Dolutegravir increased metformin concentrations. A dose adjustment of metformin should be considered when starting and stopping co-administration of dolutegravir with metformin, to maintain glycaemic control. Metformin is eliminated renally and therefore it is of importance to monitor renal function when co-treated with dolutegravir. This combination may increase the risk for lactic acidosis in patients with moderate renal impairment (stage 3a creatinine clearance [CrCl] 45– 59 mL/min) and a cautious approach is recommended. Reduction of the metformin dose should be highly considered.
Osteonecrosis: Although the aetiology is considered to be multifactorial (including corticosteroid use, biphosphonates, alcohol consumption, severe immunosuppression, higher body mass index), cases of osteonecrosis have been reported in patients with advanced HIV-disease and/or long-term exposure to CART. Patients should be advised to seek medical advice if they experience joint aches and pain, joint stiffness or difficulty in movement.
Adverse Reactions: The most severe adverse reaction, seen in an individual patient, was a hypersensitivity reaction that included rash and severe liver effects. The most commonly seen treatment-emergent adverse reactions were nausea (13%), diarrhoea (18%) and headache (13%).
Pregnancy: Dolutegravir should be used during pregnancy only if the expected benefit justifies the potential risk to the foetus.
Breast feeding: It is recommended that HIV-infected women do not breast-feed their infants under any circumstances in order to avoid transmission of HIV.
The full EU SmPC for Tivicay® (dolutegravir) is available here.
About ViiV Healthcare
ViiV Healthcare is a global specialist HIV company established in November 2009 by GlaxoSmithKline (LSE: GSK) and Pfizer (NYSE: PFE) dedicated to delivering advances in treatment and care for people living with HIV and for people who are at risk of becoming infected with HIV. Shionogi joined in October 2012. The company’s aim is to take a deeper and broader interest in HIV/AIDS than any company has done before and take a new approach to deliver effective and innovative medicines for HIV treatment and prevention, as well as support communities affected by HIV. For more information on the company, its management, portfolio, pipeline, and commitment, please visit www.viivhealthcare.com.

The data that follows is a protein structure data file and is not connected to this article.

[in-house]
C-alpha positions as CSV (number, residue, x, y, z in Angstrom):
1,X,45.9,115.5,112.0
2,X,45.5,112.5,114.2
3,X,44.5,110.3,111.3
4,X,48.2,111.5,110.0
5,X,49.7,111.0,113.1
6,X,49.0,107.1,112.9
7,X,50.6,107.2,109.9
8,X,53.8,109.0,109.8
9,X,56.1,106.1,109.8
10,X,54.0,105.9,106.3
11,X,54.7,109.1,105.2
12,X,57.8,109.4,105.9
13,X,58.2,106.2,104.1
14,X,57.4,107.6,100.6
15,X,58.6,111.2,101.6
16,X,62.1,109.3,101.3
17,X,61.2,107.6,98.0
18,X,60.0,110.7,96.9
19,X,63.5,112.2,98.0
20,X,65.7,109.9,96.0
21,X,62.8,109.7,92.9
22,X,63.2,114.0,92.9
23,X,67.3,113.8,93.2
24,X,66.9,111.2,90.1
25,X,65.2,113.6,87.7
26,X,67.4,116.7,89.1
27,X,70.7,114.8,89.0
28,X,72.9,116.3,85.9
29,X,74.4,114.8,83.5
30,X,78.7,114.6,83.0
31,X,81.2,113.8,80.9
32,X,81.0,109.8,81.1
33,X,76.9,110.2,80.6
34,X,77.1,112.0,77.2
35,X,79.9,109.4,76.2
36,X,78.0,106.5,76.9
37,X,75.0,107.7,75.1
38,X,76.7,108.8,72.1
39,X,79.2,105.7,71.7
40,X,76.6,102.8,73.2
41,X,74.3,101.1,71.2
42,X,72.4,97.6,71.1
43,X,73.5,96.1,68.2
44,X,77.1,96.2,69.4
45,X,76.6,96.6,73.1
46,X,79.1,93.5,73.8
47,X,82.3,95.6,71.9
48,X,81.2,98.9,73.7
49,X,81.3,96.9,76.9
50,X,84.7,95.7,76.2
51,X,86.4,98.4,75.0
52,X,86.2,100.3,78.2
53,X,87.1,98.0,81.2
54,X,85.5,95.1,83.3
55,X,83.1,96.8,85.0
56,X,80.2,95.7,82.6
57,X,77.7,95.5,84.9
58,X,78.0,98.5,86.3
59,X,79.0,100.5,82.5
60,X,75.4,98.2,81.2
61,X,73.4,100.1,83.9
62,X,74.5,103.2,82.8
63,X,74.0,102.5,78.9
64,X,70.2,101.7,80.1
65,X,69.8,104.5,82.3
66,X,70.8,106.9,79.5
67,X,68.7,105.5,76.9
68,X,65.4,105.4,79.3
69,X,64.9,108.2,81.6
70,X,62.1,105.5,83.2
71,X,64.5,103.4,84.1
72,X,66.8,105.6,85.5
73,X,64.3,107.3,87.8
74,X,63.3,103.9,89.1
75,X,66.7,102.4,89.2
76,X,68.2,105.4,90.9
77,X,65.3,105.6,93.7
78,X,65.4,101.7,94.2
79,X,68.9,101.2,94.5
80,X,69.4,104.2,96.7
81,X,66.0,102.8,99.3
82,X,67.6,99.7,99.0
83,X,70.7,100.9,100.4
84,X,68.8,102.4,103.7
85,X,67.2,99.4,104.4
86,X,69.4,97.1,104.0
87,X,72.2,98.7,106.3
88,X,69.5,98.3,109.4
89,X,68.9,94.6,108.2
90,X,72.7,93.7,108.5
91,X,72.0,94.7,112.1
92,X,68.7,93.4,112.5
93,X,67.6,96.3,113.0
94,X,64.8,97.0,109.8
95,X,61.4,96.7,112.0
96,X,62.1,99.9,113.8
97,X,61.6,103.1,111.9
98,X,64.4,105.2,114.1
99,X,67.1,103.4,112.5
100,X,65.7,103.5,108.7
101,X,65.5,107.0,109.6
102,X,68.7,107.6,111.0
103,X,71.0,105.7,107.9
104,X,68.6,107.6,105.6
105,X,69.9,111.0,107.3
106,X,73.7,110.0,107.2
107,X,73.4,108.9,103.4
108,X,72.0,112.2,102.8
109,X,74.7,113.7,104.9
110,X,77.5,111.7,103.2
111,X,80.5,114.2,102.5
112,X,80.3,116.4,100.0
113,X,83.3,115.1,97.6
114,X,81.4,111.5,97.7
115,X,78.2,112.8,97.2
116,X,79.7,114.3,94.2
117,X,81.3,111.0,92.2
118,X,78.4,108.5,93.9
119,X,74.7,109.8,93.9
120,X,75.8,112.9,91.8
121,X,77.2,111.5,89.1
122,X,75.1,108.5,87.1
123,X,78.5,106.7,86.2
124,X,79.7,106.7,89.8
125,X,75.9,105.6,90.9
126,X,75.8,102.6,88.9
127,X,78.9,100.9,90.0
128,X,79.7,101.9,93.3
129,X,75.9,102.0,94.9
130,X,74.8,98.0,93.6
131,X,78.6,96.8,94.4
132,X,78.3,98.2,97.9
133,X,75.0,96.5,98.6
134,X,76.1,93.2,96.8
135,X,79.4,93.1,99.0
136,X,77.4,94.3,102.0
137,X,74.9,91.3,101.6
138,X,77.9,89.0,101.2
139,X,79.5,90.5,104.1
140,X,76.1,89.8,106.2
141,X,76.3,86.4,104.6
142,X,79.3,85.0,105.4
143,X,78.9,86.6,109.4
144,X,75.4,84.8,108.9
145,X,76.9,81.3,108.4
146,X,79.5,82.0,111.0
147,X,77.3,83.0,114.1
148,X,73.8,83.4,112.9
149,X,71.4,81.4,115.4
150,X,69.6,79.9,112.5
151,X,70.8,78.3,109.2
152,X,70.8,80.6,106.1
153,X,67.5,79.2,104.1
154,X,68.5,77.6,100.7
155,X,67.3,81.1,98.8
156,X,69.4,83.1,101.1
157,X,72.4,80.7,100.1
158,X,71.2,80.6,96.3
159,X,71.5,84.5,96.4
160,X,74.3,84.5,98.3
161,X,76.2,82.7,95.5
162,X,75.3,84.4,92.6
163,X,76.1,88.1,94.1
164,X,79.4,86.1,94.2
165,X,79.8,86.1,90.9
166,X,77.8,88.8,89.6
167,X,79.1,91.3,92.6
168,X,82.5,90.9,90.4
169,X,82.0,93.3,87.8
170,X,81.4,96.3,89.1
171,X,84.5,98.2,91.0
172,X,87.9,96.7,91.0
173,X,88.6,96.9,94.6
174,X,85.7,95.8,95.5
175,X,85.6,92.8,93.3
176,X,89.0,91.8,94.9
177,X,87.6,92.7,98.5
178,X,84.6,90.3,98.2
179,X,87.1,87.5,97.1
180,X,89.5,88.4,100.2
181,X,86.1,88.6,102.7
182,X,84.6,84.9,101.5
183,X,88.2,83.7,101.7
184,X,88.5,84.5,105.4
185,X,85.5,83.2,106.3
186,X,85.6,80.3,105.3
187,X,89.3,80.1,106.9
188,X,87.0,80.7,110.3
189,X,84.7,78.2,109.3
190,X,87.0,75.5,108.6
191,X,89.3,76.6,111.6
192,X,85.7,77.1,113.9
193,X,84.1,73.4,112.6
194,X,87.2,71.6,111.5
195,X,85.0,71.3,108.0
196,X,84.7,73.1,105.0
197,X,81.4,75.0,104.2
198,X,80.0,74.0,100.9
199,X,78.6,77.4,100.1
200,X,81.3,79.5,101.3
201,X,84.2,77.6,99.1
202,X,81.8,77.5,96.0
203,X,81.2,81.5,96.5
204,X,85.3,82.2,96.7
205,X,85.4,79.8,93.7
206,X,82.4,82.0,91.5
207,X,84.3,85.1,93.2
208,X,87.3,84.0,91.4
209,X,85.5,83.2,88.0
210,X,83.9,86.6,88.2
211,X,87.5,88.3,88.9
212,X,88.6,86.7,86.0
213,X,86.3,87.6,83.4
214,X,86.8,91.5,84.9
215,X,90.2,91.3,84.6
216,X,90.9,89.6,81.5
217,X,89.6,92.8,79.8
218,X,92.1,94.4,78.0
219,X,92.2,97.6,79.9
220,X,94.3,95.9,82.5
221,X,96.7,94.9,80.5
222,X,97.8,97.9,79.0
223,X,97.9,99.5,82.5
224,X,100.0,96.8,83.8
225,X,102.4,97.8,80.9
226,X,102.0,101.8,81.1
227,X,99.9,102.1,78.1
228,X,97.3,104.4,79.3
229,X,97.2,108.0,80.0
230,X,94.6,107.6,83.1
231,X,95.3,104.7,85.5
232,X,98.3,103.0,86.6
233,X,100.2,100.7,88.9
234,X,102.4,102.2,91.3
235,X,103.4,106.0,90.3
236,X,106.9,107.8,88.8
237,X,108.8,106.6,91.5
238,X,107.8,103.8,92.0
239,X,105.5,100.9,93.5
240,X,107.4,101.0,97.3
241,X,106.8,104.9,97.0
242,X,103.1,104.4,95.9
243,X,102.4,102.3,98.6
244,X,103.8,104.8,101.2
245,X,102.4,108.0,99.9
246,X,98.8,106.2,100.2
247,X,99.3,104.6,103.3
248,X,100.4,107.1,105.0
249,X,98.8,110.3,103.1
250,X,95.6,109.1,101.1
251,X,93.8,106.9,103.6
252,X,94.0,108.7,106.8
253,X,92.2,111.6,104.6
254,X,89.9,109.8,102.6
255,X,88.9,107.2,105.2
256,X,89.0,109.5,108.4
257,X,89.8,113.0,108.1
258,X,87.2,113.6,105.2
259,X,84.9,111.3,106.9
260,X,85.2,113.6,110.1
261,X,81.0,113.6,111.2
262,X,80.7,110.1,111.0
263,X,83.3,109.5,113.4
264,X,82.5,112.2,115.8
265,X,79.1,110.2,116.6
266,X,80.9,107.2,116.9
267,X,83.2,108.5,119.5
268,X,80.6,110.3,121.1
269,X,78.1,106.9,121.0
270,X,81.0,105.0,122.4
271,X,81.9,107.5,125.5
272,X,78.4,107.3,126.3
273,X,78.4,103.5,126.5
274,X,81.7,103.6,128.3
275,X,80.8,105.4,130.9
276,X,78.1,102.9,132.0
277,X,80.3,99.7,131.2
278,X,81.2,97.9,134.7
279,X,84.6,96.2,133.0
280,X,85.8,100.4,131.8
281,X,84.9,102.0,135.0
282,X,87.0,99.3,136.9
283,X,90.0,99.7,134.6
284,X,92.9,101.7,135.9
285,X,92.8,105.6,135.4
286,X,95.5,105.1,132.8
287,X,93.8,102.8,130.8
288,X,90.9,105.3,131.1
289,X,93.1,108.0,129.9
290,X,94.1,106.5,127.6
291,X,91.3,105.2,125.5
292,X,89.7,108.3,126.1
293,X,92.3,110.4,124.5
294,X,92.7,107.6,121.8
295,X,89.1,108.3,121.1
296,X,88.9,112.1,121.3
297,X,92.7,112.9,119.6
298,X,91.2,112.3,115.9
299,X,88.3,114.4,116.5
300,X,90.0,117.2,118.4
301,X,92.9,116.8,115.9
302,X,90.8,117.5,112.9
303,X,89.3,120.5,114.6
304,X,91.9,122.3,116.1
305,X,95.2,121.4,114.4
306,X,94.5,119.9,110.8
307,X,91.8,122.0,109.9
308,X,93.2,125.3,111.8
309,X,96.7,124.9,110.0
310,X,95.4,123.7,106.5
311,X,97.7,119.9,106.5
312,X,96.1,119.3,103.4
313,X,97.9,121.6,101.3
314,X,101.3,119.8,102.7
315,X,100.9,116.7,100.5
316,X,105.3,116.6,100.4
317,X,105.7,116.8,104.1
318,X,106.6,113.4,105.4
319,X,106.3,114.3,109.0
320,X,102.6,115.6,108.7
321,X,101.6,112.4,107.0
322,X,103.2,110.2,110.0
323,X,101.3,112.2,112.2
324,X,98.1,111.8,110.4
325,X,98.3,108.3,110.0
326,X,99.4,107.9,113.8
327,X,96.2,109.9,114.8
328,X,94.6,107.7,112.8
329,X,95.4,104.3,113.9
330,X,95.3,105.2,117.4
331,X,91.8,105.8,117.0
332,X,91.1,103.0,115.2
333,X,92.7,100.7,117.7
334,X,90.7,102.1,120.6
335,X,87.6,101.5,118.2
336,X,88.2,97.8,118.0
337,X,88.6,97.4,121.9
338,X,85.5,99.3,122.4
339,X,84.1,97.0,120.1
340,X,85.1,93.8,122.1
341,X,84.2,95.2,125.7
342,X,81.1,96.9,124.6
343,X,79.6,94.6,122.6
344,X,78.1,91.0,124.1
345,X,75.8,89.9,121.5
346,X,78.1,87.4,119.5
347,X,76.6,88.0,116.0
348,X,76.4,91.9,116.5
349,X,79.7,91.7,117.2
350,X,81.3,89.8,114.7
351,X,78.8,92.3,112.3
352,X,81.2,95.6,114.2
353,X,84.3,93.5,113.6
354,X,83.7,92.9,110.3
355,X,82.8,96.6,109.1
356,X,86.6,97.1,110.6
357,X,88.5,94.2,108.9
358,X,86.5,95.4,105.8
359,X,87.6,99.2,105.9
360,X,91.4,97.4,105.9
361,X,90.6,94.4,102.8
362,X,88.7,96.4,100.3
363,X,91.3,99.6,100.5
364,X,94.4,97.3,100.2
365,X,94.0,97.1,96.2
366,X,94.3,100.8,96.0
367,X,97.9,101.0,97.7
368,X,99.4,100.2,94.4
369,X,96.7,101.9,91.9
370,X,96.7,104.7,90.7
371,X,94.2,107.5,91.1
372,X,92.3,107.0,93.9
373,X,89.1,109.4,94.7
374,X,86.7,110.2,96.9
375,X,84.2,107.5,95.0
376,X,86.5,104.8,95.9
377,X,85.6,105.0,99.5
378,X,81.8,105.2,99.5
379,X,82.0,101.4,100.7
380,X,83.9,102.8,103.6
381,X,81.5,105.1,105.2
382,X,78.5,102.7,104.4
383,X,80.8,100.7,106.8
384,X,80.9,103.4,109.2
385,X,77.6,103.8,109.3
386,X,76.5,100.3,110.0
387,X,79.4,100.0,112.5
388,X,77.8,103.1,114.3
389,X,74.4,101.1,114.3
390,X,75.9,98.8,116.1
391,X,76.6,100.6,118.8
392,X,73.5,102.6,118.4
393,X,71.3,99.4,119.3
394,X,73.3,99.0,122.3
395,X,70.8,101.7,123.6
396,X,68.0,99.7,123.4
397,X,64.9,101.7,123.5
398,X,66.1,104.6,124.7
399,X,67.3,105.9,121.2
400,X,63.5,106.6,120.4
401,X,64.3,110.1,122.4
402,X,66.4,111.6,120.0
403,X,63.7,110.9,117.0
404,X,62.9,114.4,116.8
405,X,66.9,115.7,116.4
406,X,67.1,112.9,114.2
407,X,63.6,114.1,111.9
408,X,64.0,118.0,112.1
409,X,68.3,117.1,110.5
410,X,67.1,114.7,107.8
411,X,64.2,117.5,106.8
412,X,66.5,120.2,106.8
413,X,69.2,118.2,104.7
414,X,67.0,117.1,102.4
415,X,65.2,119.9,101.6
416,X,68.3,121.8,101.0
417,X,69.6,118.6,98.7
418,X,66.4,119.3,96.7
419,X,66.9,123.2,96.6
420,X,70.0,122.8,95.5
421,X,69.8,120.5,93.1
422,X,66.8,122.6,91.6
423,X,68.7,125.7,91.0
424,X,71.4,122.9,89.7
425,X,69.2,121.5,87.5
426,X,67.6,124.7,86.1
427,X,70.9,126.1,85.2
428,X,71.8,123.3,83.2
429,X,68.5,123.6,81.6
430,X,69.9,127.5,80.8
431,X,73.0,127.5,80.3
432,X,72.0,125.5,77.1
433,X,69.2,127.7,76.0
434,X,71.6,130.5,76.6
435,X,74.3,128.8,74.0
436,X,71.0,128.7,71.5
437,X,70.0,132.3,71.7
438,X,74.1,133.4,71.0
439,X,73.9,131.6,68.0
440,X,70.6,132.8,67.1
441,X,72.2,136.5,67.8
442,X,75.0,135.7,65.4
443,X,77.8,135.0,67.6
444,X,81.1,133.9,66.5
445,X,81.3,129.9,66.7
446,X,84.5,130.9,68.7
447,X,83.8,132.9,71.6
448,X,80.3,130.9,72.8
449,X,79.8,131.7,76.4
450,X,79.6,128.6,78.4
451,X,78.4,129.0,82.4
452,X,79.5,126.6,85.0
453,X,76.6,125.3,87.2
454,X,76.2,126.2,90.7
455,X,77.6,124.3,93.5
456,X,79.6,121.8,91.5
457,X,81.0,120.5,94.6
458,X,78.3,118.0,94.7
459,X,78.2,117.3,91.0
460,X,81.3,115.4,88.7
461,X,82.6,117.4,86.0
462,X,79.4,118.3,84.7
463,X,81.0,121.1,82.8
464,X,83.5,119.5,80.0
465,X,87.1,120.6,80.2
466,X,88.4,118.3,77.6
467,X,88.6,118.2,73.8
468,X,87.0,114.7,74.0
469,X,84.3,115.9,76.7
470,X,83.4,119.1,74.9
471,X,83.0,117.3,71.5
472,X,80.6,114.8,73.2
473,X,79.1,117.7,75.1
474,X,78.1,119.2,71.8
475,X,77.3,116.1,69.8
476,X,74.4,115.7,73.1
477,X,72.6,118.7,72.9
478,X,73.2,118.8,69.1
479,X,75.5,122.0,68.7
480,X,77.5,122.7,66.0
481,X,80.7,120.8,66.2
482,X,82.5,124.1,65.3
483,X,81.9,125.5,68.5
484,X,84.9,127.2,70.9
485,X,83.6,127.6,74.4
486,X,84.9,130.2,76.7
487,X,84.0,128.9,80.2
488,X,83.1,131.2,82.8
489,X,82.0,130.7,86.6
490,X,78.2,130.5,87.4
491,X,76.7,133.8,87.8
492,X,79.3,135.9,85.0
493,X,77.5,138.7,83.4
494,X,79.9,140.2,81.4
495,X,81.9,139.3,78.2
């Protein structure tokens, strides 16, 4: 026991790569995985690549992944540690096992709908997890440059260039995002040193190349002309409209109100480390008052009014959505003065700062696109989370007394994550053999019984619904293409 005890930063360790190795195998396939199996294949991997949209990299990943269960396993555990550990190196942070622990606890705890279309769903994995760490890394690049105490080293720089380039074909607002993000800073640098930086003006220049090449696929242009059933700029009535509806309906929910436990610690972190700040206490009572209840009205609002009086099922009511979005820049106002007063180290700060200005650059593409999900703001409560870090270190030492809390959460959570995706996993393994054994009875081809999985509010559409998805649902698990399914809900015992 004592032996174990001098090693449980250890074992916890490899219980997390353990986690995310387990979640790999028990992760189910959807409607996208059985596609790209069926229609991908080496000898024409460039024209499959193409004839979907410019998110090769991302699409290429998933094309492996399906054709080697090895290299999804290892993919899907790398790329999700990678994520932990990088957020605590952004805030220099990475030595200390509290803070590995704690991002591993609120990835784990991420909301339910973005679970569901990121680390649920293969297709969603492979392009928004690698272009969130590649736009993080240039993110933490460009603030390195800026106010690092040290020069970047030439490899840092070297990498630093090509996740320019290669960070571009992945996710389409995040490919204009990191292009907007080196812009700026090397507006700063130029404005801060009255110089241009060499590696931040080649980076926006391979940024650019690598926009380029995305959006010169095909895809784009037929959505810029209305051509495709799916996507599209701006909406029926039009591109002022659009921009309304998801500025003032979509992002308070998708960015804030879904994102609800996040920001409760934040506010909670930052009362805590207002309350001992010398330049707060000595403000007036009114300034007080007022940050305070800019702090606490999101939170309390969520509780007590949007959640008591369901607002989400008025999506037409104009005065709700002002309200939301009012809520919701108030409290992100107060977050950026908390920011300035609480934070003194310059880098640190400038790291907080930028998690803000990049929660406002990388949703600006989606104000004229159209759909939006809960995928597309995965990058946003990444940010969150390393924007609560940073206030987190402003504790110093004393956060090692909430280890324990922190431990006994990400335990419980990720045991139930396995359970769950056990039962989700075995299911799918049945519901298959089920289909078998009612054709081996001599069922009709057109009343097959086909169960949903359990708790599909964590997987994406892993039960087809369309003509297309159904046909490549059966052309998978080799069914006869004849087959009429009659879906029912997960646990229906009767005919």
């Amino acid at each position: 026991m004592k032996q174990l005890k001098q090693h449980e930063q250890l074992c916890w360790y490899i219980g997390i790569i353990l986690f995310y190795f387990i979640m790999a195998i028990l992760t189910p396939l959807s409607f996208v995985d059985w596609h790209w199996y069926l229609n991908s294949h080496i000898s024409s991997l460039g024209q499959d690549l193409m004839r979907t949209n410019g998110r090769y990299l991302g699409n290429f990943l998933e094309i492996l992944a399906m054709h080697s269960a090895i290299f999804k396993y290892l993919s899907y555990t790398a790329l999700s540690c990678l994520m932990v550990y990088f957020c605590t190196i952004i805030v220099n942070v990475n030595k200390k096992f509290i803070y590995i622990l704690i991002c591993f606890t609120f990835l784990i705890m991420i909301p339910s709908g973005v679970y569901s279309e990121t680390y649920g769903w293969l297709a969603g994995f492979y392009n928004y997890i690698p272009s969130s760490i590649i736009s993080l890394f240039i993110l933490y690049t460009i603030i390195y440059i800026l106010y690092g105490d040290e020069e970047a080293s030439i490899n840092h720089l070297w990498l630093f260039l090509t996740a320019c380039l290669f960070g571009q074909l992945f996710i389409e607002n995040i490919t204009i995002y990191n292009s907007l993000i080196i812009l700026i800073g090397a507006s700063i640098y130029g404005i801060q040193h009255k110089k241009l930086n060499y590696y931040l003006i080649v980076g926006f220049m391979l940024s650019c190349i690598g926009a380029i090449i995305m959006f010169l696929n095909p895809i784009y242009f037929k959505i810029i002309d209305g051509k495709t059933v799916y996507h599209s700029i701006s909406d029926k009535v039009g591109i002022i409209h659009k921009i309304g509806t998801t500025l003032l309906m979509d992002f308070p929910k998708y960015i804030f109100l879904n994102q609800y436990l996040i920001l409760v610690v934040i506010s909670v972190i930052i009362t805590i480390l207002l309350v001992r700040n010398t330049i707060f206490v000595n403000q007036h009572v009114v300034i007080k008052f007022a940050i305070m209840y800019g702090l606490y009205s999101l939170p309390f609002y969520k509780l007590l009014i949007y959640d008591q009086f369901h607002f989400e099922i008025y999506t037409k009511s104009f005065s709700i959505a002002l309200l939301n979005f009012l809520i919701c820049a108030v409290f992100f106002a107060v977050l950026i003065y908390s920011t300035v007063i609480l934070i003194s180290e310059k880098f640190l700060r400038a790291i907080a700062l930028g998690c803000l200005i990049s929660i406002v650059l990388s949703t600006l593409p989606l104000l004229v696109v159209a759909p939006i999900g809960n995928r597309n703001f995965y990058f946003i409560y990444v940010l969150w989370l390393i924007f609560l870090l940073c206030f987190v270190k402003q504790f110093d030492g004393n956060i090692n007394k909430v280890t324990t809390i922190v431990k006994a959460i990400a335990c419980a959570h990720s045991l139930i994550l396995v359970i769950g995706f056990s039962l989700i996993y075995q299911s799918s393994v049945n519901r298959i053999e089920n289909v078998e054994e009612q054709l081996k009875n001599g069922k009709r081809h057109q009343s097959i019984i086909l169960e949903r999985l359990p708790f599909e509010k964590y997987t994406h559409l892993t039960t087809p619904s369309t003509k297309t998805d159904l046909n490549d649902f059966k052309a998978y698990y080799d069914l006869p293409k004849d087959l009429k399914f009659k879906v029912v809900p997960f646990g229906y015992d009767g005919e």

World Health Organization. HIV/AIDS Programme. Antiretroviral therapy for HIV infection in infants and children: towards universal access. 2010 revision.
 IMPAACT. P1093 (DAIDS ID 11773): Phase I/II, Multi-Center, Open-Label, Pharmacokinetic Safety, Tolerability and Antiviral Activity of GSK1349572, a Novel Integrase Inhibitor, in Combination Regimens in HIV-1 Infected Infants, Children and Adolescents. Available at: http://impaactnetwork.org/studies/P1093.asp Last accessed: December 2016